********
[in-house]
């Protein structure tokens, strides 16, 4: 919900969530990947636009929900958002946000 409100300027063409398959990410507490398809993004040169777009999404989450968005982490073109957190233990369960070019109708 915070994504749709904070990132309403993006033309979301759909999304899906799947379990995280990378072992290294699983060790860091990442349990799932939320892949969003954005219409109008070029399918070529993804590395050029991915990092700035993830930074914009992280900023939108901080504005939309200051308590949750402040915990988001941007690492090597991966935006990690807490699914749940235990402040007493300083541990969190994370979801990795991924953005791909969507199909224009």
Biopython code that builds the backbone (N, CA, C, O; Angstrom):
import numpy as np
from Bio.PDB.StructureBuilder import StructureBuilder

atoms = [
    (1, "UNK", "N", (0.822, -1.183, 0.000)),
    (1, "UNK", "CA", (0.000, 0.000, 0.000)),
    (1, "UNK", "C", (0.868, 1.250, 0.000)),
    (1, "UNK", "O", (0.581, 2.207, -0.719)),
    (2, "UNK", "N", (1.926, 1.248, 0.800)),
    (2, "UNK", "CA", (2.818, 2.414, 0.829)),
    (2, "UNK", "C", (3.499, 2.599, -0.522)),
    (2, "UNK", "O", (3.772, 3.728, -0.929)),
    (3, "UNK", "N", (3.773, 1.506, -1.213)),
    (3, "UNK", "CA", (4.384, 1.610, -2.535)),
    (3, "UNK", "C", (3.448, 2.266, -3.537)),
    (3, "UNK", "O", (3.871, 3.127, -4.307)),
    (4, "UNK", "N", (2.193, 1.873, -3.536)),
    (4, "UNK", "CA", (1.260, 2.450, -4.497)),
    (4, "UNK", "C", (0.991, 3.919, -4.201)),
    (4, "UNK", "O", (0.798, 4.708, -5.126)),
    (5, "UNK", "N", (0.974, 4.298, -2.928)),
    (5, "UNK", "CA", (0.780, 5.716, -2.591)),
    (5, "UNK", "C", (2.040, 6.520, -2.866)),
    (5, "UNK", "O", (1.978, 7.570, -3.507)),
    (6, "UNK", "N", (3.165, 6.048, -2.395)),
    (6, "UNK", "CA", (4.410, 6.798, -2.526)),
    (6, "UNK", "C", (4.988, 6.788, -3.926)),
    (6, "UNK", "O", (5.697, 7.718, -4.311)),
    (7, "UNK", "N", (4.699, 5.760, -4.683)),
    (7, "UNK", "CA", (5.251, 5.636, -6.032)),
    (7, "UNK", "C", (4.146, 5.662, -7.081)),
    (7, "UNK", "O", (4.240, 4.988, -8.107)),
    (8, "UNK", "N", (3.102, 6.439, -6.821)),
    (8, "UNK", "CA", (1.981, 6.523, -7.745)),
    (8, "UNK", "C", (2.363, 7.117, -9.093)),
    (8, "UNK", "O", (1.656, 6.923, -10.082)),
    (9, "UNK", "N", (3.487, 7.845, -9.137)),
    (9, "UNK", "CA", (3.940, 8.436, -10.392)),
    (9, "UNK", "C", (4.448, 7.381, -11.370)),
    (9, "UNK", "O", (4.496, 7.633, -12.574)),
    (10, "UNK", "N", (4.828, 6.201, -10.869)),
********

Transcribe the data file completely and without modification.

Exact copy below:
[in-house]
């Protein structure tokens, strides 16, 4: 919900969530990947636009929900958002946000 409100300027063409398959990410507490398809993004040169777009999404989450968005982490073109957190233990369960070019109708 915070994504749709904070990132309403993006033309979301759909999304899906799947379990995280990378072992290294699983060790860091990442349990799932939320892949969003954005219409109008070029399918070529993804590395050029991915990092700035993830930074914009992280900023939108901080504005939309200051308590949750402040915990988001941007690492090597991966935006990690807490699914749940235990402040007493300083541990969190994370979801990795991924953005791909969507199909224009």
Biopython code that builds the backbone (N, CA, C, O; Angstrom):
import numpy as np
from Bio.PDB.StructureBuilder import StructureBuilder

atoms = [
    (1, "UNK", "N", (0.822, -1.183, 0.000)),
    (1, "UNK", "CA", (0.000, 0.000, 0.000)),
    (1, "UNK", "C", (0.868, 1.250, 0.000)),
    (1, "UNK", "O", (0.581, 2.207, -0.719)),
    (2, "UNK", "N", (1.926, 1.248, 0.800)),
    (2, "UNK", "CA", (2.818, 2.414, 0.829)),
    (2, "UNK", "C", (3.499, 2.599, -0.522)),
    (2, "UNK", "O", (3.772, 3.728, -0.929)),
    (3, "UNK", "N", (3.773, 1.506, -1.213)),
    (3, "UNK", "CA", (4.384, 1.610, -2.535)),
    (3, "UNK", "C", (3.448, 2.266, -3.537)),
    (3, "UNK", "O", (3.871, 3.127, -4.307)),
    (4, "UNK", "N", (2.193, 1.873, -3.536)),
    (4, "UNK", "CA", (1.260, 2.450, -4.497)),
    (4, "UNK", "C", (0.991, 3.919, -4.201)),
    (4, "UNK", "O", (0.798, 4.708, -5.126)),
    (5, "UNK", "N", (0.974, 4.298, -2.928)),
    (5, "UNK", "CA", (0.780, 5.716, -2.591)),
    (5, "UNK", "C", (2.040, 6.520, -2.866)),
    (5, "UNK", "O", (1.978, 7.570, -3.507)),
    (6, "UNK", "N", (3.165, 6.048, -2.395)),
    (6, "UNK", "CA", (4.410, 6.798, -2.526)),
    (6, "UNK", "C", (4.988, 6.788, -3.926)),
    (6, "UNK", "O", (5.697, 7.718, -4.311)),
    (7, "UNK", "N", (4.699, 5.760, -4.683)),
    (7, "UNK", "CA", (5.251, 5.636, -6.032)),
    (7, "UNK", "C", (4.146, 5.662, -7.081)),
    (7, "UNK", "O", (4.240, 4.988, -8.107)),
    (8, "UNK", "N", (3.102, 6.439, -6.821)),
    (8, "UNK", "CA", (1.981, 6.523, -7.745)),
    (8, "UNK", "C", (2.363, 7.117, -9.093)),
    (8, "UNK", "O", (1.656, 6.923, -10.082)),
    (9, "UNK", "N", (3.487, 7.845, -9.137)),
    (9, "UNK", "CA", (3.940, 8.436, -10.392)),
    (9, "UNK", "C", (4.448, 7.381, -11.370)),
    (9, "UNK", "O", (4.496, 7.633, -12.574)),
    (10, "UNK", "N", (4.828, 6.201, -10.869)),